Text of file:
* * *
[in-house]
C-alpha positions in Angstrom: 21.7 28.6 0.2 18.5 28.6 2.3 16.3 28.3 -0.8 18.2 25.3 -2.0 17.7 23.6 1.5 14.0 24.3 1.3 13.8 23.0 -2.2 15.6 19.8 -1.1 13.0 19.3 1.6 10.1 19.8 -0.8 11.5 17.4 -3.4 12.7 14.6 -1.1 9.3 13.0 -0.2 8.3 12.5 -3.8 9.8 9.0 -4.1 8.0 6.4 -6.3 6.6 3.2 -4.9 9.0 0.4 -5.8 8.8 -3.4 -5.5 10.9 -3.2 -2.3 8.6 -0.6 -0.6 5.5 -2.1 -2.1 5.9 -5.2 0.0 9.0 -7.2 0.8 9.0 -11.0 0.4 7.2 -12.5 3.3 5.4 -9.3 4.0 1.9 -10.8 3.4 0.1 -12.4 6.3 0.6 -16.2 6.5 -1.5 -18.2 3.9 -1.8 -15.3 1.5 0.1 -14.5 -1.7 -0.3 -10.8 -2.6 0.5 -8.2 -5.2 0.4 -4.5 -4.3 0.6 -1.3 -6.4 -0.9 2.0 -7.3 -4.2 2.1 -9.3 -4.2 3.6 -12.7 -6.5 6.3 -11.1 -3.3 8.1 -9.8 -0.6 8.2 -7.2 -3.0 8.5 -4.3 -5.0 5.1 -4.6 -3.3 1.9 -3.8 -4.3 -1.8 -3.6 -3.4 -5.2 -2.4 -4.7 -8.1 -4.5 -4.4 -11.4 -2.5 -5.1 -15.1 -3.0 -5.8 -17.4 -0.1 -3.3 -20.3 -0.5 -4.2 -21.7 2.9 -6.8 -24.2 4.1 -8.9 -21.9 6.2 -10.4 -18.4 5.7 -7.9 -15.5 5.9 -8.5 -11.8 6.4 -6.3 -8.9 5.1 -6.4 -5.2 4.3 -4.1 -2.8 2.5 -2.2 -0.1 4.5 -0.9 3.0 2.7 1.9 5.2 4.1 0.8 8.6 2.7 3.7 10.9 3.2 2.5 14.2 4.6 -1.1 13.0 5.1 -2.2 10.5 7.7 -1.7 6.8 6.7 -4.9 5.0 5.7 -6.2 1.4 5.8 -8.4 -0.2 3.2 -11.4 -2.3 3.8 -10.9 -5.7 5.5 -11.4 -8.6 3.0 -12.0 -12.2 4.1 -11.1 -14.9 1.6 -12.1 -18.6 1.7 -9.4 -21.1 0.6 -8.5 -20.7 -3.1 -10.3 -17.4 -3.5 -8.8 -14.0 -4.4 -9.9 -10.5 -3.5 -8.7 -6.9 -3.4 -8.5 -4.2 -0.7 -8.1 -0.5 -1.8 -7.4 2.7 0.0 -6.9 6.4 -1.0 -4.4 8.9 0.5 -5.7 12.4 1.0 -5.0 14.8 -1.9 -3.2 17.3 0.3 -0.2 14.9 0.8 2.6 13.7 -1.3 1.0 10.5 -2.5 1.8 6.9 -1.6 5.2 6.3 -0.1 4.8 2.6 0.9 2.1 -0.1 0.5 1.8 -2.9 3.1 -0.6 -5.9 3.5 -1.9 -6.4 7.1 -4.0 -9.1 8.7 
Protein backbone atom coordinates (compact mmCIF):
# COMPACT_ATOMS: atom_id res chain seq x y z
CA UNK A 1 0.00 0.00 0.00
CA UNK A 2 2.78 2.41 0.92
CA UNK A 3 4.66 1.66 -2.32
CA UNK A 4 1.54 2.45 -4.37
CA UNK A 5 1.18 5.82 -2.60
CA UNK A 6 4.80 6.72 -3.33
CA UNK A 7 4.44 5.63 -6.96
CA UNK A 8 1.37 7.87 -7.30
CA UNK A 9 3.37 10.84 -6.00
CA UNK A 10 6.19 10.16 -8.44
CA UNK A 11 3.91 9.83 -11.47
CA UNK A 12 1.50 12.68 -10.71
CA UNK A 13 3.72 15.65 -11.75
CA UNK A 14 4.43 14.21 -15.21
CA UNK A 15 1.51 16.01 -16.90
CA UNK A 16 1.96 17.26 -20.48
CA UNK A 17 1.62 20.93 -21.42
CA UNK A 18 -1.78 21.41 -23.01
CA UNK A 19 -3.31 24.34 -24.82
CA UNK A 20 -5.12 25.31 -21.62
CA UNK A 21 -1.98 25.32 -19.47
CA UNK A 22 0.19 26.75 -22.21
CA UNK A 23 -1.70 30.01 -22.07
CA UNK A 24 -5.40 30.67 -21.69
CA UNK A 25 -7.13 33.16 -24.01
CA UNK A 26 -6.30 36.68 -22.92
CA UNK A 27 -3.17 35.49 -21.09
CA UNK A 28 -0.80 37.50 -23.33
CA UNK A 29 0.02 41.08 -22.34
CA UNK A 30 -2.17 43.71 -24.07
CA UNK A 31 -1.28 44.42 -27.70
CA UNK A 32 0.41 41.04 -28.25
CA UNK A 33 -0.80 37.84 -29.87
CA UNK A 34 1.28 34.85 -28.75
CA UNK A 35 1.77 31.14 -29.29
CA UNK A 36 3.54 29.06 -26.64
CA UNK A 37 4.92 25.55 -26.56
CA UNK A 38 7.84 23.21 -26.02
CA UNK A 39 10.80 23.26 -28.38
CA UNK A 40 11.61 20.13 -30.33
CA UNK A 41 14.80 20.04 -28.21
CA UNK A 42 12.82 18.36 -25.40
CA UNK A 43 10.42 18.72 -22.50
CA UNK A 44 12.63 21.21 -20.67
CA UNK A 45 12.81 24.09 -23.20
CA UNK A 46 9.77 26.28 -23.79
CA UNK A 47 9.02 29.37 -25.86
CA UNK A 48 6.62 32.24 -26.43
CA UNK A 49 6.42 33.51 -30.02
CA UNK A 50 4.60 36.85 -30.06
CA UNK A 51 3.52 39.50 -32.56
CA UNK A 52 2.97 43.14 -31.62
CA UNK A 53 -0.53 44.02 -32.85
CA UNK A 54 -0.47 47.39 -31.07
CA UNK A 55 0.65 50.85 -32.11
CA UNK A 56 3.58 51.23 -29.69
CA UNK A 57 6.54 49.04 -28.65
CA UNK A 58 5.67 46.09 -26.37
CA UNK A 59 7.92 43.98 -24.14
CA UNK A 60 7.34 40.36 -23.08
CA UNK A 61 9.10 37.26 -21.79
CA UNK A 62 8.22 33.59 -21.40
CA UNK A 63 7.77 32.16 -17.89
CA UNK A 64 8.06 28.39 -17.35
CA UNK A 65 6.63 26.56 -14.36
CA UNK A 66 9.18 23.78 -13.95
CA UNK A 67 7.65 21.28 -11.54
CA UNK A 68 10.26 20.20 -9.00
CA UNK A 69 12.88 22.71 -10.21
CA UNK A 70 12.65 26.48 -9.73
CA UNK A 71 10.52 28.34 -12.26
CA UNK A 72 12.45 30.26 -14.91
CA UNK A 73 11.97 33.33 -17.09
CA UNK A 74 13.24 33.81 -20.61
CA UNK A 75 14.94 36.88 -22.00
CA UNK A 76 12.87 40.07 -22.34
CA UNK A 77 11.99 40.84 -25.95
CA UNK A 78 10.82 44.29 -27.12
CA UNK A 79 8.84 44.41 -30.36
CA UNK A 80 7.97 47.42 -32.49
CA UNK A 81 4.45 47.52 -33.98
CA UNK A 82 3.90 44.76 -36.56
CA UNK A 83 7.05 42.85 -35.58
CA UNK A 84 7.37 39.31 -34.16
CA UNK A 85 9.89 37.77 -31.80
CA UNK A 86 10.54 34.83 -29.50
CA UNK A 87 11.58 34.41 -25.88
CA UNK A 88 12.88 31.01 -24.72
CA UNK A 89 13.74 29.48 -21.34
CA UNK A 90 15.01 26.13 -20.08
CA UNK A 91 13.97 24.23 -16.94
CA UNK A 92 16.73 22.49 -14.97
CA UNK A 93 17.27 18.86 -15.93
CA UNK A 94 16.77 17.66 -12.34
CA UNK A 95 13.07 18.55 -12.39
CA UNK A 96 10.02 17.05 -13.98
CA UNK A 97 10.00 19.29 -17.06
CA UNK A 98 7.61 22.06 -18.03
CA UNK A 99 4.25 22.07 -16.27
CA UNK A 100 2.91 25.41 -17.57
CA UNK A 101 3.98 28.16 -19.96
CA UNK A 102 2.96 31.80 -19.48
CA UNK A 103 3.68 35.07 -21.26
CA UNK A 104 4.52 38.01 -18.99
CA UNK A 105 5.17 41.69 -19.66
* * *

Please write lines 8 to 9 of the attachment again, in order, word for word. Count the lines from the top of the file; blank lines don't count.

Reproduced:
CA UNK A 4 1.54 2.45 -4.37
CA UNK A 5 1.18 5.82 -2.60